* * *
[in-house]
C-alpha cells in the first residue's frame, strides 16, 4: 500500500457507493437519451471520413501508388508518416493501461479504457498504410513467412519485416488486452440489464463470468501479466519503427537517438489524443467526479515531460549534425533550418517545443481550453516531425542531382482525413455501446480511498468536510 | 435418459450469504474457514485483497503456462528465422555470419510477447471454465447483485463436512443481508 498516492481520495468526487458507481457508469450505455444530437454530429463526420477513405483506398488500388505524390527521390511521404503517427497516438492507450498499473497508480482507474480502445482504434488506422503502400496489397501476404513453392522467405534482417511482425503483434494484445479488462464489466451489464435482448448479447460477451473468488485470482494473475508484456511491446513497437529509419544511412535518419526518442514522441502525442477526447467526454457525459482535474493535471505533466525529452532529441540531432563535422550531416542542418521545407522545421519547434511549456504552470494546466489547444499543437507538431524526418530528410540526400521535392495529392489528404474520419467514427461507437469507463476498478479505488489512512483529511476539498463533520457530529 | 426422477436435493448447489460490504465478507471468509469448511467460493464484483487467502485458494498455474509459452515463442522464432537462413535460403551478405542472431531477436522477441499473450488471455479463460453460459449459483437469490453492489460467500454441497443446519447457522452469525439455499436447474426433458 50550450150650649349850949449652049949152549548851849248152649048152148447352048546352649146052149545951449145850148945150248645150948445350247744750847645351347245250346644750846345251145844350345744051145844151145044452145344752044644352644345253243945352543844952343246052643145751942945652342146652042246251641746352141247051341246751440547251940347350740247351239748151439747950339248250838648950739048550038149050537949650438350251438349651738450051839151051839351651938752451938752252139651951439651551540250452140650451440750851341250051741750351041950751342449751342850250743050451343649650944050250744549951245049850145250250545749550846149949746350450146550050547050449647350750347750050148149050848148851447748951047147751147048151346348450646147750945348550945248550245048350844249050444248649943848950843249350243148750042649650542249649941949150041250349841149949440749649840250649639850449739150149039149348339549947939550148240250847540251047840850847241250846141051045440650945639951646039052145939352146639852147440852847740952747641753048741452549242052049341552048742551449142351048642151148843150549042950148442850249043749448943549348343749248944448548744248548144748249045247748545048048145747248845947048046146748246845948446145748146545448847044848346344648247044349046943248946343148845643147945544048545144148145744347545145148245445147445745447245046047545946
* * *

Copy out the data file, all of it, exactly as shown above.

[in-house]
C-alpha cells in the first residue's frame, strides 16, 4: 500500500457507493437519451471520413501508388508518416493501461479504457498504410513467412519485416488486452440489464463470468501479466519503427537517438489524443467526479515531460549534425533550418517545443481550453516531425542531382482525413455501446480511498468536510 | 435418459450469504474457514485483497503456462528465422555470419510477447471454465447483485463436512443481508 498516492481520495468526487458507481457508469450505455444530437454530429463526420477513405483506398488500388505524390527521390511521404503517427497516438492507450498499473497508480482507474480502445482504434488506422503502400496489397501476404513453392522467405534482417511482425503483434494484445479488462464489466451489464435482448448479447460477451473468488485470482494473475508484456511491446513497437529509419544511412535518419526518442514522441502525442477526447467526454457525459482535474493535471505533466525529452532529441540531432563535422550531416542542418521545407522545421519547434511549456504552470494546466489547444499543437507538431524526418530528410540526400521535392495529392489528404474520419467514427461507437469507463476498478479505488489512512483529511476539498463533520457530529 | 426422477436435493448447489460490504465478507471468509469448511467460493464484483487467502485458494498455474509459452515463442522464432537462413535460403551478405542472431531477436522477441499473450488471455479463460453460459449459483437469490453492489460467500454441497443446519447457522452469525439455499436447474426433458 50550450150650649349850949449652049949152549548851849248152649048152148447352048546352649146052149545951449145850148945150248645150948445350247744750847645351347245250346644750846345251145844350345744051145844151145044452145344752044644352644345253243945352543844952343246052643145751942945652342146652042246251641746352141247051341246751440547251940347350740247351239748151439747950339248250838648950739048550038149050537949650438350251438349651738450051839151051839351651938752451938752252139651951439651551540250452140650451440750851341250051741750351041950751342449751342850250743050451343649650944050250744549951245049850145250250545749550846149949746350450146550050547050449647350750347750050148149050848148851447748951047147751147048151346348450646147750945348550945248550245048350844249050444248649943848950843249350243148750042649650542249649941949150041250349841149949440749649840250649639850449739150149039149348339549947939550148240250847540251047840850847241250846141051045440650945639951646039052145939352146639852147440852847740952747641753048741452549242052049341552048742551449142351048642151148843150549042950148442850249043749448943549348343749248944448548744248548144748249045247748545048048145747248845947048046146748246845948446145748146545448847044848346344648247044349046943248946343148845643147945544048545144148145744347545145148245445147445745447245046047545946